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Does Cold Weather Kill Fleas on Cats? Vet Approved Advice

Written by: Codee Chessher

Last Updated on February 6, 2024 by Catster Editorial Team

close up flea on a cat

Does Cold Weather Kill Fleas on Cats? Vet Approved Advice


Dr. Paola Cuevas Photo


Dr. Paola Cuevas

MVZ (Veterinarian)

The information is current and up-to-date in accordance with the latest veterinarian research.

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Do fleas die in winter or cold weather? According to Athens Animal Wellness Center1, fleas can survive for up to 5 days in temperatures as low as 46 degrees Fahrenheit. That means unless you keep your house at sub-50 temperatures, the fleas on your cat won’t be dropping off any time soon, especially since your cat keeps them nice and toasty. Unless you get rid of them, fleas can lay up to 40 eggs per day, which quickly snowballs into a very big and very itchy problem.

The fleas outside will die in less than a week if they don’t find a host, so you only have the fleas inside to deal with. That said, many fleas will make their way indoors during early winter weather by hitching a ride on your pets.

Winter might reduce local flea populations, but it can’t cure an infestation. For more info on how you can help get rid of your cat’s fleas and keep them away, you’ve come to the right place. Read on below for specific treatment and prevention strategies you can employ in your home today.

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How to Get Rid of Fleas on Your Cat

You’ll first need some pure Castile soap or cat shampoo, hot water, and a fine-toothed flea comb suitable for your cat’s coat. Start by normally brushing out the fur, then dip your comb in soapy hot water. Brushing your cat with this hot, soapy water will draw out and kill both the fleas and their eggs.

If that doesn’t quite do the trick, you may need to up your game with some heavier-duty treatment options. Let’s look below at which you can use to control fleas for your cat and how well they work.

Flea Treatment Options:
  • Topical Medication: These are highly effective pour-on medications applied to the back of your cat’s neck, where they can not lick it. These treatments typically last for a month and are effective against fleas, eggs, and larvae.
  • Oral Medication: Oral anti-flea medication for cats is also available. They start killing adult fleas 30 minutes after ingestion and kill about 90% of the flea population after 4-6 hours. Re-infestation is possible because flea eggs may remain in the environment, so repeated treatments and deep home cleaning are needed.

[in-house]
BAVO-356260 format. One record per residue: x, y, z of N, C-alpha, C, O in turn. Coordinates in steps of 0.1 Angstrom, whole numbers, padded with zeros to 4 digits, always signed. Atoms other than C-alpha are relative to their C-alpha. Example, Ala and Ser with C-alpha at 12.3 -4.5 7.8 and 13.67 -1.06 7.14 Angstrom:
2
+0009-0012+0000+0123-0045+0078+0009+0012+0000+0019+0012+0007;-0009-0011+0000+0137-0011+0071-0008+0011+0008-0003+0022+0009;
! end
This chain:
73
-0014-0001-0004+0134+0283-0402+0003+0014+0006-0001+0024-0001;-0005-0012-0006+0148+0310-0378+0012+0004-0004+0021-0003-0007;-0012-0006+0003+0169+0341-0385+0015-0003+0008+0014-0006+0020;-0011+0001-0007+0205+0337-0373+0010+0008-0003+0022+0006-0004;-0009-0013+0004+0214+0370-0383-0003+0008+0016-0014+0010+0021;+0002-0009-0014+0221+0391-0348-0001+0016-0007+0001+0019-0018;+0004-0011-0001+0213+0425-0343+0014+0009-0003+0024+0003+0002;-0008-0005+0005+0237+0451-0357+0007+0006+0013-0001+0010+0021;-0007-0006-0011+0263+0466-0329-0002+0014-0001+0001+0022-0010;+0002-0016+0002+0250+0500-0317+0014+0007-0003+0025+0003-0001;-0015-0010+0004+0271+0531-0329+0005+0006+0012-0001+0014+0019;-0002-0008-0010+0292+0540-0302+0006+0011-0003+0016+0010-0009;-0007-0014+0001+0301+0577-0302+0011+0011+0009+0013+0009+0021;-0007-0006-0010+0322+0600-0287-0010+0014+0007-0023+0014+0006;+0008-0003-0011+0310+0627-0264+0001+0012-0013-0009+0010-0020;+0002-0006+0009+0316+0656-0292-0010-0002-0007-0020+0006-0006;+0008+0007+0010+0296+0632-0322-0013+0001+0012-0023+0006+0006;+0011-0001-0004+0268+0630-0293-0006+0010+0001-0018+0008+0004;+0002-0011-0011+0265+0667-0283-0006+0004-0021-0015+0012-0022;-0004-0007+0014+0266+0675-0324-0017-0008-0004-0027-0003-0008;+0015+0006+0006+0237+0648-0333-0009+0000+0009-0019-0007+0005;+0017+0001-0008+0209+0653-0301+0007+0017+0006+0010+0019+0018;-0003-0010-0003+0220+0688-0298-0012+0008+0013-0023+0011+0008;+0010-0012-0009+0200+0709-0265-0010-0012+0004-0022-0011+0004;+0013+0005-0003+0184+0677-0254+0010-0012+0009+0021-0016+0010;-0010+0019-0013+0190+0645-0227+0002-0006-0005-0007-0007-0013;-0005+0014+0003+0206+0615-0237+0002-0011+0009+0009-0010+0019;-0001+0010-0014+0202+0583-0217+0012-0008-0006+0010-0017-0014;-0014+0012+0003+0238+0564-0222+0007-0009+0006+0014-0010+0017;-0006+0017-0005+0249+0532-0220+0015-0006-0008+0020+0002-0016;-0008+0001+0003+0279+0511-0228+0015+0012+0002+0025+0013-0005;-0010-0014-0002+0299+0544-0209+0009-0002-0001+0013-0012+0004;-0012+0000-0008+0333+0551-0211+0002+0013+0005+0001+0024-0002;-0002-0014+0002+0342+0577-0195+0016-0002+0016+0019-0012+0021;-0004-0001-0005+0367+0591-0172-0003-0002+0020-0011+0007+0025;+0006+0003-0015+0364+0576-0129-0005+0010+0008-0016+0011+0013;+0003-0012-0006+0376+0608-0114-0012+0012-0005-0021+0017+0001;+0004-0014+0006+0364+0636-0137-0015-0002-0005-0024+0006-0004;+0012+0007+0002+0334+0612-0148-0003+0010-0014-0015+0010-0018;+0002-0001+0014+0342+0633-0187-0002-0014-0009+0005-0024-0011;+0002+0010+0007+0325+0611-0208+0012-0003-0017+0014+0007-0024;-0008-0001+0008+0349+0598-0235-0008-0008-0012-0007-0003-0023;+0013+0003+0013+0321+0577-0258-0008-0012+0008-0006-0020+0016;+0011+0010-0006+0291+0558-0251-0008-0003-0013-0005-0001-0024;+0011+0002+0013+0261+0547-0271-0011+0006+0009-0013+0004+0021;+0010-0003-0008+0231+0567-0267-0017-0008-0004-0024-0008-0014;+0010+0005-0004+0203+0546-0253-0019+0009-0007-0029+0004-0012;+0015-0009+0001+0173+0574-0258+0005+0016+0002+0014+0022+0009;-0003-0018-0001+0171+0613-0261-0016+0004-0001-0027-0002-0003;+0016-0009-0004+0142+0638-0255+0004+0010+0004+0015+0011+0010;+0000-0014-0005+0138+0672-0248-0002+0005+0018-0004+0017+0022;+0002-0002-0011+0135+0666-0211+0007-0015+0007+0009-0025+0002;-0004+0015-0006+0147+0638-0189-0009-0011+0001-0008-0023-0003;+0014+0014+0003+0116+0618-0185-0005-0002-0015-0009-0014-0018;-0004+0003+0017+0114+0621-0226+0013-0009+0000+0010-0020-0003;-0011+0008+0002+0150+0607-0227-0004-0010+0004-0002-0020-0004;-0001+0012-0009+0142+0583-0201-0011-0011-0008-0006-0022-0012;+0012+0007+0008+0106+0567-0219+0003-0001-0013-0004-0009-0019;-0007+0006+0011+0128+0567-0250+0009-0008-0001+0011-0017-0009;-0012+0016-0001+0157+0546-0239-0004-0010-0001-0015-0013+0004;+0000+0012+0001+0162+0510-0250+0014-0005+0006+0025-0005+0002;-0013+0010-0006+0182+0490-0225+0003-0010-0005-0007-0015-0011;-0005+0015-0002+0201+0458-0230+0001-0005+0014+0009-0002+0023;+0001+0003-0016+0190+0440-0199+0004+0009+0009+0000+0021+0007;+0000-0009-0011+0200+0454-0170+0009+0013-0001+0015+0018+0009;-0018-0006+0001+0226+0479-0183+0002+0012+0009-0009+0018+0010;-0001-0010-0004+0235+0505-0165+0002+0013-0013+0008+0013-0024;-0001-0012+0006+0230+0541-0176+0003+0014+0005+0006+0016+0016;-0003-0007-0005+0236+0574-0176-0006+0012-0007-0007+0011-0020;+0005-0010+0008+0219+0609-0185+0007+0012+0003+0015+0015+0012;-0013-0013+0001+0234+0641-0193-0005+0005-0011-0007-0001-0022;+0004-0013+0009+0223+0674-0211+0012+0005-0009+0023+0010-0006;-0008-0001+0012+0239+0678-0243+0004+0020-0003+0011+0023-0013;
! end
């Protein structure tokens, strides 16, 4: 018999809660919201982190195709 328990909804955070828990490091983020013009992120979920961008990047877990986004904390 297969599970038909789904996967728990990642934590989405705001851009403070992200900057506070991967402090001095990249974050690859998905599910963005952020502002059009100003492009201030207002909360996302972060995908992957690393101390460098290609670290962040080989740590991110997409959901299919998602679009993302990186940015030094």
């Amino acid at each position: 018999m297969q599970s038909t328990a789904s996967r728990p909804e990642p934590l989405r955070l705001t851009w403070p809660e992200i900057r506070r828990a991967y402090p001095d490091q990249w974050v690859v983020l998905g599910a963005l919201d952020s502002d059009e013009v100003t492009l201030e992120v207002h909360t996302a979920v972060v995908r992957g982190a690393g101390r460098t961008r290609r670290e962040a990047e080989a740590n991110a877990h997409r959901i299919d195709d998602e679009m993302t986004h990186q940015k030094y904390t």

• Flea Collars: These are passive accessories that slowly disperse anti-flea medicine into your cat’s fur and their skin’s oil glands.

Topical medication is 100% the most effective way to go to kill the fleas on your cat. It’s pretty cheap, easy to apply, and starts working quickly. If your cat simply won’t tolerate handling, you can try hiding oral medicine inside a tasty treat or another snack.

applying flea treatment to cat
Image Credit: Csaba Deli, Shutterstock

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How to Prevent & Deter Fleas in Your Home

Deterring fleas is the most effective way for your cat to not get fleas in the first place, but it works after treatment just as well. Keeping your home clean is the best way, but there are a few specific things for you to try that will drastically decrease the chances of another flea infestation from plaguing your best furry feline friend.

Flea Prevention Tips:
  • Wash all bedding and fabrics your cat has regular contact with after treating them for fleas. Use hot, soapy water for washable items and a steam cleaner for upholstery.
  • Vacuum every day with a HEPA-rated vacuum, paying special attention to carpets and crevices.
  • If practical, consider getting rid of your carpets—they’re basically giant flea forests for them to hang out in until they can find a host. Otherwise, ensure that you steam clean them after each good vacuum.
  • Restrict how often your cat goes outside to keep fleas away.
  • Keep your grass trimmed, as fleas love long, unkempt lawns.

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Unfortunately for itchy cats, just waiting for winter to kill their fleas isn’t a good solution. Cats are pretty good about picking the occasional flea off, but severe cases could call for oral or topical medication. After treating your cat, treat your home to keep fleas away for good.

Related Read:

Featured Image Credit: Vera Larina, Shutterstock

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